In Spain’s strawberry fields, migrant women face sexual abuse

It is mid-May and the hot air is filled with the sugary scent of strawberries mixed with fertiliser as Jadida*, a Moroccan woman, walks on the side of the road, a farm behind her. A large pair of sunglasses covers her face, almost entirely. Greenhouses surround her as far as the eye can see.

Jadida had told her colleagues she was going grocery shopping, so on the way back, she must pass by the shops, to avoid their suspicions, she says as she begins the interview.

Talking to the migrant workers who pick strawberries in Europe’s biggest red fruit producing region, the Huelva province in Spain, is not easy. The fields are fenced, and in many places there are surveillance cameras, guards and electric gates which close as soon as strangers approach.

But after these reporters handed out their phone numbers to a group of strawberry pickers in the area, inviting them to be interviewed, Jadida called back because she wanted to share her experiences of sexual abuse, allegedly by her supervisor.

At first, he was kind to her. But on her second day at work, he tried to persuade her to join him in his room. She refused, and he began calling her phone constantly. Eventually, he approached her when she was working in the fields and tried to pressure her into having sex with him.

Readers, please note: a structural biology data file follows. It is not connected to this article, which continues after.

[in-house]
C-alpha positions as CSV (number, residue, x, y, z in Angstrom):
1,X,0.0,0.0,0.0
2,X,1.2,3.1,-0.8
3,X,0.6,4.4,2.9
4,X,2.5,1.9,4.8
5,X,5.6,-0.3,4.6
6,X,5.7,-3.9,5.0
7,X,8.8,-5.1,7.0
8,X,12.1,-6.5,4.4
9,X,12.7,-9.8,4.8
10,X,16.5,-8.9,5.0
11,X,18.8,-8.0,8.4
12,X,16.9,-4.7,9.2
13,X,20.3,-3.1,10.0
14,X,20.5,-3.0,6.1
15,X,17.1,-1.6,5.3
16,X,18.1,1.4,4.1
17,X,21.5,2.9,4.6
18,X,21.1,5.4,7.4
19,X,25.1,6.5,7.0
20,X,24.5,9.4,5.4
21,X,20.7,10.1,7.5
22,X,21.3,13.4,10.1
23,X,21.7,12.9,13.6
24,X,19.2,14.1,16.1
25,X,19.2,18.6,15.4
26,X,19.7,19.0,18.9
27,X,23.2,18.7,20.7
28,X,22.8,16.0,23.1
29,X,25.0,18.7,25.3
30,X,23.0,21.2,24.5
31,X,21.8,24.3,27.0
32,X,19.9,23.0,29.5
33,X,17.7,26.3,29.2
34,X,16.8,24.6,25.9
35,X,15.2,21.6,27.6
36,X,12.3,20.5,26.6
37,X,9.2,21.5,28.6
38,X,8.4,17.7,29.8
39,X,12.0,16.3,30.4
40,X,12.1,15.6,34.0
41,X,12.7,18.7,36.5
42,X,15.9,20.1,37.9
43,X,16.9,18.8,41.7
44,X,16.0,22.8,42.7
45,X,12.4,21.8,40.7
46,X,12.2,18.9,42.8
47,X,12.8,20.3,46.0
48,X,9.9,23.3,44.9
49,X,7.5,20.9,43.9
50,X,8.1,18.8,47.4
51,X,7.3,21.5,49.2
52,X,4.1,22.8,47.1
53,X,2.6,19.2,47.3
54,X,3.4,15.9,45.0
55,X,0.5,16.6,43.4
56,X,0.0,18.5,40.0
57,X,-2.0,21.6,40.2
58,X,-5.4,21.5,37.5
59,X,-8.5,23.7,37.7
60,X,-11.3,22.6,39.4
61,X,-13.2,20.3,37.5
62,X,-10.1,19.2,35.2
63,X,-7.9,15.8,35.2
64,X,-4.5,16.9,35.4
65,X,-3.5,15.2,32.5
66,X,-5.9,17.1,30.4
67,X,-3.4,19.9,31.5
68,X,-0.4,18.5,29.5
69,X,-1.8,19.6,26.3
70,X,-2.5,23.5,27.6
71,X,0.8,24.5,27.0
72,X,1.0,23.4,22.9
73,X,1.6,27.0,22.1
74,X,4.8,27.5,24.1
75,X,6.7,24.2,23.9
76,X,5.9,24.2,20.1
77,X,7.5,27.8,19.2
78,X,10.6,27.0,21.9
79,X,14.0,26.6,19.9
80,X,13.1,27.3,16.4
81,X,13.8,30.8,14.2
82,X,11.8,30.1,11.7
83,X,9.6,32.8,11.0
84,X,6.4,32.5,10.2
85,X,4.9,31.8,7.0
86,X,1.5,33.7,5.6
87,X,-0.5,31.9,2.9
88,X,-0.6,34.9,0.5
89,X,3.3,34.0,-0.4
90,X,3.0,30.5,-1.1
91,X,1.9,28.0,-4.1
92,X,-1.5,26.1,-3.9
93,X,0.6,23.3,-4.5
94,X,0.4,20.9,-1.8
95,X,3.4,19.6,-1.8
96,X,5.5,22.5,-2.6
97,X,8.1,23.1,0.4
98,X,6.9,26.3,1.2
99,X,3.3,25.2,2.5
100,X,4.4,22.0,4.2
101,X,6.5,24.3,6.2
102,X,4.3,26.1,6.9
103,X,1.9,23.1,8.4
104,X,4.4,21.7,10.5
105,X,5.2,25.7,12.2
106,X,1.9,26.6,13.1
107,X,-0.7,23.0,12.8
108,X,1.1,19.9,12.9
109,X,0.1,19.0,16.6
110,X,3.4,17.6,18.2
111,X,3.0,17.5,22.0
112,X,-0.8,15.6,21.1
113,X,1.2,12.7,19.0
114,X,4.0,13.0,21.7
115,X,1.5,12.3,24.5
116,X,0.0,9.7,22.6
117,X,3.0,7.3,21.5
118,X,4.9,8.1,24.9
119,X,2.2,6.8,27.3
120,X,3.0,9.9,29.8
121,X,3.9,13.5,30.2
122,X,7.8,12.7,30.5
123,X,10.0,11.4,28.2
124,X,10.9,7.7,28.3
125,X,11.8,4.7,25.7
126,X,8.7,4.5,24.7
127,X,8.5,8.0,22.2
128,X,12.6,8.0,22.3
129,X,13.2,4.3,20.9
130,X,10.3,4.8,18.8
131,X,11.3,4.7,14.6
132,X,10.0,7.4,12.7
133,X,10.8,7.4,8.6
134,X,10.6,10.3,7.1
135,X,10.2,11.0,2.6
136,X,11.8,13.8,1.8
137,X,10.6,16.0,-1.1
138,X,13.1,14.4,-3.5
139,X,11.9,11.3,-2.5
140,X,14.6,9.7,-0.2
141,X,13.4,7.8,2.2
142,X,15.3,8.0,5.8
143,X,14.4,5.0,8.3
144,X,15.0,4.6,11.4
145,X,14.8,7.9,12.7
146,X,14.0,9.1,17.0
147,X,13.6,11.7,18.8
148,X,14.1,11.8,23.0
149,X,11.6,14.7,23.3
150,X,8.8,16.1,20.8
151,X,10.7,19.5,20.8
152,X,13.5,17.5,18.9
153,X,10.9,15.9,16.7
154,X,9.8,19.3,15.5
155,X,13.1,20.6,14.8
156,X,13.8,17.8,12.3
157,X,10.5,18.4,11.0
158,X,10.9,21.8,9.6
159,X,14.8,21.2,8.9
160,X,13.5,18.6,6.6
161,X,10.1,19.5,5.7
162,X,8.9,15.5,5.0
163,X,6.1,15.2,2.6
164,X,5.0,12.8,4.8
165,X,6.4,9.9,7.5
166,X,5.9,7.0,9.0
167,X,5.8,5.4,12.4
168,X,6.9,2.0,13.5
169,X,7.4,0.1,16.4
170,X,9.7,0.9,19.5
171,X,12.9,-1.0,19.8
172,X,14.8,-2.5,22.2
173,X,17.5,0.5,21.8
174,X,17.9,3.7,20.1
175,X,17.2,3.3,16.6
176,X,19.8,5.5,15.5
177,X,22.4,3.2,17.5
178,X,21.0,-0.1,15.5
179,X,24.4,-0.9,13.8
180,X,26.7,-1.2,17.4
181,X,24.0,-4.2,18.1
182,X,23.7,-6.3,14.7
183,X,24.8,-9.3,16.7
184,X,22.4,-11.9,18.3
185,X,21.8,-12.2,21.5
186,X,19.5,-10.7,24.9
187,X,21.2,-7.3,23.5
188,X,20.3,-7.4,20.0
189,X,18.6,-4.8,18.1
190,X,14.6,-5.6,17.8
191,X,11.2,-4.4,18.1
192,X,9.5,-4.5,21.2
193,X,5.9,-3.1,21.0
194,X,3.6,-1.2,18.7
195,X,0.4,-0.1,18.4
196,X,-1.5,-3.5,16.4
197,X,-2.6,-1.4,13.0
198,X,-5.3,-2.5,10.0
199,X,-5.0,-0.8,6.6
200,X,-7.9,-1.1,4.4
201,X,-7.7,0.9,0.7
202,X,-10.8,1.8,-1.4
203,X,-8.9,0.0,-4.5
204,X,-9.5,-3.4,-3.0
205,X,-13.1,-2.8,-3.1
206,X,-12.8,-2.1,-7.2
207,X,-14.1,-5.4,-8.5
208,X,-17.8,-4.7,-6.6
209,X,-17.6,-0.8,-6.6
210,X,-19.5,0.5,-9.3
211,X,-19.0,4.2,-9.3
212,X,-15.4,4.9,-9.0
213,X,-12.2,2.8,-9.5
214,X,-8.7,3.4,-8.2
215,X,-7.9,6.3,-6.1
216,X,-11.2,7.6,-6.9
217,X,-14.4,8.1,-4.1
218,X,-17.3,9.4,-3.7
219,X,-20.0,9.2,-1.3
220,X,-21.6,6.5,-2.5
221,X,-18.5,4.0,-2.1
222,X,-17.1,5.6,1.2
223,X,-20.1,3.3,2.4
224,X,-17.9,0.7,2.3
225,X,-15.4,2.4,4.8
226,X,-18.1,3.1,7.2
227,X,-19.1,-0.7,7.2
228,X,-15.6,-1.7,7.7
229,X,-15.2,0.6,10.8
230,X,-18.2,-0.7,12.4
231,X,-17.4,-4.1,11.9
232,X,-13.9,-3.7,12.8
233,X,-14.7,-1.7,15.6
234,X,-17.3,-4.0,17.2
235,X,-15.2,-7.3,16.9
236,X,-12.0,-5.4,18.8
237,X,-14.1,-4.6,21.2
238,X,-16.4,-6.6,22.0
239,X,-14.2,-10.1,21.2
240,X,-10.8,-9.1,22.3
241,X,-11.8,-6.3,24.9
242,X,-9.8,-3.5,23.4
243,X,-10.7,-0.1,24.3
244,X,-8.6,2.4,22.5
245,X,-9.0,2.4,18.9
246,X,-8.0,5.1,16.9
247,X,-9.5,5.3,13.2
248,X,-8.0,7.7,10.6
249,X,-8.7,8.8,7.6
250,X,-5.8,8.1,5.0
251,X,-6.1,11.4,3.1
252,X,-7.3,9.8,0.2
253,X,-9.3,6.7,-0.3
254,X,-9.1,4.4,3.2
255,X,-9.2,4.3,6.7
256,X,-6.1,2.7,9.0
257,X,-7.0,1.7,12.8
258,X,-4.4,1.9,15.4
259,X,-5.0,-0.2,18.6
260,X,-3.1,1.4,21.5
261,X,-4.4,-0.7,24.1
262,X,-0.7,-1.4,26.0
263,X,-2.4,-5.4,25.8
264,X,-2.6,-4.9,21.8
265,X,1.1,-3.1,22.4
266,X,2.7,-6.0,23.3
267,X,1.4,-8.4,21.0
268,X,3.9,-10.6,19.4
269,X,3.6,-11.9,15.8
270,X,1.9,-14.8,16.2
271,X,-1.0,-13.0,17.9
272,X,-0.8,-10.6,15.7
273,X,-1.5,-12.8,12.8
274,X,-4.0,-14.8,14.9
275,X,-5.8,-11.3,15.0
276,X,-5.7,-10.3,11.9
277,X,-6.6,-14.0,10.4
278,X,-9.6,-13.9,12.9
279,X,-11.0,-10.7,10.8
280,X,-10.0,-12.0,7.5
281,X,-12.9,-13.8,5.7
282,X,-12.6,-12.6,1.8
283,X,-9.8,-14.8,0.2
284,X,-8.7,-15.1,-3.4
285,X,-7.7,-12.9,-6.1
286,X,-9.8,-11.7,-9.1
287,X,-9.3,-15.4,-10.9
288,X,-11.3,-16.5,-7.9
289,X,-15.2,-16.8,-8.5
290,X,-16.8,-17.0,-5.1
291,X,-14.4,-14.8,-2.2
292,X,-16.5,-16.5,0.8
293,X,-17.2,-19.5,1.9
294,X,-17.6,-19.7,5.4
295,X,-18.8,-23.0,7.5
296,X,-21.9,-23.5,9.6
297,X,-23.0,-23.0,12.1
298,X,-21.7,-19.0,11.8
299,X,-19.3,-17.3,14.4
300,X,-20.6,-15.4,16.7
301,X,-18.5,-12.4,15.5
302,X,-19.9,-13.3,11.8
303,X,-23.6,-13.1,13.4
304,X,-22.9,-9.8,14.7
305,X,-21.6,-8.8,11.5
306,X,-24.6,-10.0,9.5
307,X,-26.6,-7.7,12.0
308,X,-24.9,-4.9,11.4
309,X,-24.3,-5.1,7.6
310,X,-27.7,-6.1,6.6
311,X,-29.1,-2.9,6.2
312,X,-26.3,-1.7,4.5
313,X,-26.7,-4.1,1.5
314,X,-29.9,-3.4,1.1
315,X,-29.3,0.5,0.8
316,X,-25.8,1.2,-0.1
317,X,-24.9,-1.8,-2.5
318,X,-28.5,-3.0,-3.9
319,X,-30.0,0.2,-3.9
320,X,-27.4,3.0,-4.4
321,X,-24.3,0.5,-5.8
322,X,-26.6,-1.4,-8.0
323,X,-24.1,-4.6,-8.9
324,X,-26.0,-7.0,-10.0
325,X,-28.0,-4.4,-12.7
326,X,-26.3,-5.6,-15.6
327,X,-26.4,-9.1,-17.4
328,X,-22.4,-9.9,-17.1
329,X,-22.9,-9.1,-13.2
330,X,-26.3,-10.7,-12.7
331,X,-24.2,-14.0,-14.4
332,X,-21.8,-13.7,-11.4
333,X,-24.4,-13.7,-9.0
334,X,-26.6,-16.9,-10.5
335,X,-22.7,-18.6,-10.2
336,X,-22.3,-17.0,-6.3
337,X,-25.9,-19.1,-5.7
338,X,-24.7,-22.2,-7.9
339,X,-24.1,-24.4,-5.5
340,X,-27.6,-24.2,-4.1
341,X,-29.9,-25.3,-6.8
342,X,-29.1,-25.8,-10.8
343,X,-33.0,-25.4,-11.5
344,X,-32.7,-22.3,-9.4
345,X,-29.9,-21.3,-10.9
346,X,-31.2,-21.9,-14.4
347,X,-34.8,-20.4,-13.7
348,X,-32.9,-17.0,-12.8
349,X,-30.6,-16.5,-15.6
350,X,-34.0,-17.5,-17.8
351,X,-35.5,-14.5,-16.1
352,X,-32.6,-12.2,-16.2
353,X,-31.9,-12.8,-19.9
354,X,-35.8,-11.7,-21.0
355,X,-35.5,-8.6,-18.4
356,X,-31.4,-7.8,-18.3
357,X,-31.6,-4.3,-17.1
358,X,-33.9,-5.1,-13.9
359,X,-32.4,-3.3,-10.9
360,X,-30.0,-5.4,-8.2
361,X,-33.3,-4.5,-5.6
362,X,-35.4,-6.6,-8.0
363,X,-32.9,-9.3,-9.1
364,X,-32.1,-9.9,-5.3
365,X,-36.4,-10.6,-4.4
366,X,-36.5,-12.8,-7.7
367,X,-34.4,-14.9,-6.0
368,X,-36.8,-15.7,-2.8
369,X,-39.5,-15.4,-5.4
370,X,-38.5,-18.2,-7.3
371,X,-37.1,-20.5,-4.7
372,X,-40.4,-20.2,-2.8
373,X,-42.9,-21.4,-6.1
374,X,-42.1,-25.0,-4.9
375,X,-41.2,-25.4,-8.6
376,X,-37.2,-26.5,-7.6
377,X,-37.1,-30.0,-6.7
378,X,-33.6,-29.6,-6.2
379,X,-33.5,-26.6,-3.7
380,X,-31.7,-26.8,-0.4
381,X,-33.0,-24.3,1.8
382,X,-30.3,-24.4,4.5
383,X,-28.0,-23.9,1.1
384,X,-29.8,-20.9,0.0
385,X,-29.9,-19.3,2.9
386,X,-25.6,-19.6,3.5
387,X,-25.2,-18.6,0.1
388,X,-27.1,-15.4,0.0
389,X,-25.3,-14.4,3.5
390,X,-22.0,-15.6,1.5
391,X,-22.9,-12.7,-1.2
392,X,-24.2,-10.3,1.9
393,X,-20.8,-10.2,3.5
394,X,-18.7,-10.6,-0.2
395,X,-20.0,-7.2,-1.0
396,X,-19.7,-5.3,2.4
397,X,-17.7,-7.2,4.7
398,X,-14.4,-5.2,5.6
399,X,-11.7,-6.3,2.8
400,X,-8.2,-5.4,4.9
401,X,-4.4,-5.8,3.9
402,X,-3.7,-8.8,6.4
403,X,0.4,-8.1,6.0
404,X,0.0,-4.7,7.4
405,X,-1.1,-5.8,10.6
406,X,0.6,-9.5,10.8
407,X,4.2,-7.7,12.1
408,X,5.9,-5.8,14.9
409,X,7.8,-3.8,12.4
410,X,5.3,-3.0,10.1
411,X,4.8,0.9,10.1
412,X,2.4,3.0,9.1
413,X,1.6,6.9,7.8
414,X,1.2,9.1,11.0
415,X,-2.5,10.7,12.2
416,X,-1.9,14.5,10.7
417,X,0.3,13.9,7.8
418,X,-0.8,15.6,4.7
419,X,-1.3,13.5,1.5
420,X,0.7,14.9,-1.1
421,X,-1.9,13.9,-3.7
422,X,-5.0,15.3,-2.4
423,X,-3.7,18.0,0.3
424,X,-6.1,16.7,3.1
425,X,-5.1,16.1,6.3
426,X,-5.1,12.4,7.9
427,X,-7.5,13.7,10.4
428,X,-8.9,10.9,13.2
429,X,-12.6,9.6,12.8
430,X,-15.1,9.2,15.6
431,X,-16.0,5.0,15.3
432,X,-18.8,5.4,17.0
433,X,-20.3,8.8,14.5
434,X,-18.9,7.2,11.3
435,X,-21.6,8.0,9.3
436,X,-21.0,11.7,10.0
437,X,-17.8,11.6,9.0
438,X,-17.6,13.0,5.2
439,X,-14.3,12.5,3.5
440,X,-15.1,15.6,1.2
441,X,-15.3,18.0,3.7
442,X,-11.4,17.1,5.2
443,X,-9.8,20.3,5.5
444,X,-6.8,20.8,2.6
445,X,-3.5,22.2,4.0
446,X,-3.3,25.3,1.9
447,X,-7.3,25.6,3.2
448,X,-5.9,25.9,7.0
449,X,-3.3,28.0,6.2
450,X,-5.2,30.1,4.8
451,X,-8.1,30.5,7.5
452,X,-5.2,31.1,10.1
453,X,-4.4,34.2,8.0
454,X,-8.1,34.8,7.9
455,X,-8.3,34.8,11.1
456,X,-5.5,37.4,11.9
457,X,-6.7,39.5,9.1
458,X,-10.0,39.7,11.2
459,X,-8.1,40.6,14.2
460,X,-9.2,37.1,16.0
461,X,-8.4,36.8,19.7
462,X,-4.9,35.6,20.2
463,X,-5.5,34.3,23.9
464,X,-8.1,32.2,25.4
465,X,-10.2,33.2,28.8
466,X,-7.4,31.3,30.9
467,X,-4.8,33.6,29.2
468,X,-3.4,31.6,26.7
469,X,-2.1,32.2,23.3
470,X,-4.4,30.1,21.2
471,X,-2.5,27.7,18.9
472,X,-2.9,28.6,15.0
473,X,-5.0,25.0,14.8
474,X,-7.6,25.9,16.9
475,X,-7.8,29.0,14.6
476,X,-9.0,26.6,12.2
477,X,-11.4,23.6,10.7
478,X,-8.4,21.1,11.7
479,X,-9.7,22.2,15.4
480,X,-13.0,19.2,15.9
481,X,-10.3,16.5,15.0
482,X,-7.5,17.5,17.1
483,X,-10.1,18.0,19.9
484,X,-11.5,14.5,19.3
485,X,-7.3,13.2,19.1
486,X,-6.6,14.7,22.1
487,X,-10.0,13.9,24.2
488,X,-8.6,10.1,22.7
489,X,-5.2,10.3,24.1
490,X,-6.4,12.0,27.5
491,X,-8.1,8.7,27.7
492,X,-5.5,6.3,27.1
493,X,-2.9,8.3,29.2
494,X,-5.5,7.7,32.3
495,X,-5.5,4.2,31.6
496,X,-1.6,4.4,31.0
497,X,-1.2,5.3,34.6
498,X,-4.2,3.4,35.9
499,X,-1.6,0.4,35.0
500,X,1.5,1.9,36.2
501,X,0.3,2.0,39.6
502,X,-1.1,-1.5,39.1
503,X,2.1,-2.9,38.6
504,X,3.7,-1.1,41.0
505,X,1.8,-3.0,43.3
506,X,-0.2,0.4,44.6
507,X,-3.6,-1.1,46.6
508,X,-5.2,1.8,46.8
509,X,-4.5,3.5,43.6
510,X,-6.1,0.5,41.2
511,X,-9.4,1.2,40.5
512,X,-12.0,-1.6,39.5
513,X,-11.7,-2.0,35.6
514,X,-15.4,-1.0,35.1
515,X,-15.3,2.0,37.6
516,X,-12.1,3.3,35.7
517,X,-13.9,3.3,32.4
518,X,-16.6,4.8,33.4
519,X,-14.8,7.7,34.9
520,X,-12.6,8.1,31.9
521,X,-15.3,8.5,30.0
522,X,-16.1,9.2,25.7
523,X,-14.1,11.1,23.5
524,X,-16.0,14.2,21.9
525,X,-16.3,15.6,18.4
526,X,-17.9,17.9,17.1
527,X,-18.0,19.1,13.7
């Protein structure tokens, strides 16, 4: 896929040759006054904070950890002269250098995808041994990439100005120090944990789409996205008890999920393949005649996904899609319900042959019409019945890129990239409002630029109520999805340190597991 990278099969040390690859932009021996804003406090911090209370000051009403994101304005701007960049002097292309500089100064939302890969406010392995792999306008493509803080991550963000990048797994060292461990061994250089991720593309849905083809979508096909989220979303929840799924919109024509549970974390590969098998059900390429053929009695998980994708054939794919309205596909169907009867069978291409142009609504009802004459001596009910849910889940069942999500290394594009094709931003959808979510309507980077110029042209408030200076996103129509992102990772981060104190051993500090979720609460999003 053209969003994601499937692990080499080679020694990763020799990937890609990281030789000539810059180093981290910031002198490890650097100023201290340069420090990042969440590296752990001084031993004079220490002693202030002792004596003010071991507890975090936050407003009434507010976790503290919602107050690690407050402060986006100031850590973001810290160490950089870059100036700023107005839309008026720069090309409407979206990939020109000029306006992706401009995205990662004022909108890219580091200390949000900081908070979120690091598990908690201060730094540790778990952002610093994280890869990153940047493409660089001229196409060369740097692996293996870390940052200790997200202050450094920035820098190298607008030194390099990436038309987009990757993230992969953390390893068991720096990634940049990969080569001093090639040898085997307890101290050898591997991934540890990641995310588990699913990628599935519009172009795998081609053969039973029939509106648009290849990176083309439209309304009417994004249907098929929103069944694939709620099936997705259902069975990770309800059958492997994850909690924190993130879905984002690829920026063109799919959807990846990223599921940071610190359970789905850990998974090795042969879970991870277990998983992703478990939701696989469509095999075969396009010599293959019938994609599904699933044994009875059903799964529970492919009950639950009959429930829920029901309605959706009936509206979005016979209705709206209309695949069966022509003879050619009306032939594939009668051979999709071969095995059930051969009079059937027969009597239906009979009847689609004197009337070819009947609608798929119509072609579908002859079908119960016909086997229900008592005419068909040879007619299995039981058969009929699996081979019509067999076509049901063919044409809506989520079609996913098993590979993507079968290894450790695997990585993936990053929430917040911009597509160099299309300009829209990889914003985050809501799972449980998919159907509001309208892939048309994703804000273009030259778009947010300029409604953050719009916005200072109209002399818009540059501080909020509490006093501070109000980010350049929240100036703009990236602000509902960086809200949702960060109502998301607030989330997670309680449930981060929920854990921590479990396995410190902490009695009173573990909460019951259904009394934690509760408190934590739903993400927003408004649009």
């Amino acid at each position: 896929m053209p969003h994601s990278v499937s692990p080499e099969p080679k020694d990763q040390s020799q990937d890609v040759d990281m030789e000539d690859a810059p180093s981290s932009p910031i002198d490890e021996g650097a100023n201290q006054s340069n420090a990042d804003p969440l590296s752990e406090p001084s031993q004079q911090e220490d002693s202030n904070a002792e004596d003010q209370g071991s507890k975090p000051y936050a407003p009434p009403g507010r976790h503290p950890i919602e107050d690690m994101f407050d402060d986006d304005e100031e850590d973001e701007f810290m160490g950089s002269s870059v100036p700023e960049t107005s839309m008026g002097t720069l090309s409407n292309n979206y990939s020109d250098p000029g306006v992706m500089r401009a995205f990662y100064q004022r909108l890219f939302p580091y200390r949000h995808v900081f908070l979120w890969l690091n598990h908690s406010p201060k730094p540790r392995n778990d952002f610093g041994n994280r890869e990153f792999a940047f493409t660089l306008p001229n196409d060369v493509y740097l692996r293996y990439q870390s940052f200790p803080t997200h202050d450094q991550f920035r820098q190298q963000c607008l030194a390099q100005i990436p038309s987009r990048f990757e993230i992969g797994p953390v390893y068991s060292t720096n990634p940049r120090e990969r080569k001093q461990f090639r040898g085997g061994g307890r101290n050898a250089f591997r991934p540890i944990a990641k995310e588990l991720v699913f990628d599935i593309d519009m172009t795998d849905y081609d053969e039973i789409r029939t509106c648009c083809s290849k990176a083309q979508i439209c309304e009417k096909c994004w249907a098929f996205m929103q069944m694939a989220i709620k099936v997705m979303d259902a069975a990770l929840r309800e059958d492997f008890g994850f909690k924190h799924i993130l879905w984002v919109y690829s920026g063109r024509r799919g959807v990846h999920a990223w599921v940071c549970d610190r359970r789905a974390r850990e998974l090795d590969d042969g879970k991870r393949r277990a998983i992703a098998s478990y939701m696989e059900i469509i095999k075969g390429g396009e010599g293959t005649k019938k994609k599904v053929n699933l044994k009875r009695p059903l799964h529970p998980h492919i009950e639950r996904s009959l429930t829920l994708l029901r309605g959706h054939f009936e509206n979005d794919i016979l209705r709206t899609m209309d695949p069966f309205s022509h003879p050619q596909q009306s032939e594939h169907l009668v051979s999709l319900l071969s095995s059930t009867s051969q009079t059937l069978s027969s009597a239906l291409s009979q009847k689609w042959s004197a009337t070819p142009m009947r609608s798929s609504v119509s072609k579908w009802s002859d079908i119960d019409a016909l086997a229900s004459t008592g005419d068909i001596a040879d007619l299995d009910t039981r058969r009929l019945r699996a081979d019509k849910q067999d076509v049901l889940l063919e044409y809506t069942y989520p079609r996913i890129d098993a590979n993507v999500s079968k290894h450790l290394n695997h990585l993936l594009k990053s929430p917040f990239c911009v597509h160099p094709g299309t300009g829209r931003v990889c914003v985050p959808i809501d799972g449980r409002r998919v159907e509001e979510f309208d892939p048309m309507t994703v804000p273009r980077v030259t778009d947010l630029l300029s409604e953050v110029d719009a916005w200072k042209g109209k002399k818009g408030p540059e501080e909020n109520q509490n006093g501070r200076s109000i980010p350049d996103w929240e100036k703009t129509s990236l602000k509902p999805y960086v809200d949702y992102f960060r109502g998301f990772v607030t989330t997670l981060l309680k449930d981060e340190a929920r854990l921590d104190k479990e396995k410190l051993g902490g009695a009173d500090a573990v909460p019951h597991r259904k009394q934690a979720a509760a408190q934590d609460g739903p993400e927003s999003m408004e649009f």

Continuously rejecting him has had consequences. The supervisor now threatens to have her fired and sent back to Morocco.

“He tells the other bosses that I am lazy and not working. He gets me in trouble and accuses me of things that I haven’t done,” Jadida told Al Jazeera.

She is one of thousands of women – among them many Moroccans and Romanians – who each year spend three to six months picking strawberries, raspberries and blueberries underneath the “sea of plastic” of Huelva.Most workers recounted daily humiliations, such as penalties for taking toilet breaks, union busting and little or no protection against COVID-19. Several reported being subject to sexual harassment and blackmailed for sex.

According to Jadida, many of her colleagues do not dare to reject the supervisor.

The only other worker she knows who did so was frequently seen crying in the greenhouses and eventually moved to another part of the farm, Jadida claims.

“As soon as I get out of here, I want him arrested,” she says.

Strawberry pickers with temporary work visas have few opportunities to report harassment and abuse.

Most arrive as part of a bilateral “contracting in origin” agreement between Morocco and Spain which in 2019 alone, saw almost 20,000 Moroccan women pick Spanish strawberries.

According to the deal, migrants lose the opportunity to work in Spain if they leave their Spanish workplace for any reason.

Furthermore, it emphasises that the Moroccan state recruitment agency ANAPEC must ensure that migrant workers return to Morocco when the season ends. Scholars and NGOs say this is why ANAPEC demands that hopeful workers must show evidence that they have children under the age of 14 at home – so that they have something they must return to.

The women stay in small apartments – barracks and containers in between the greenhouses, far from any town centre.

Isolated and relying on temporary work visas, they are extremely dependent on their employers’ mercy, not only for security but also basic health standards, unions and local NGOs claim.


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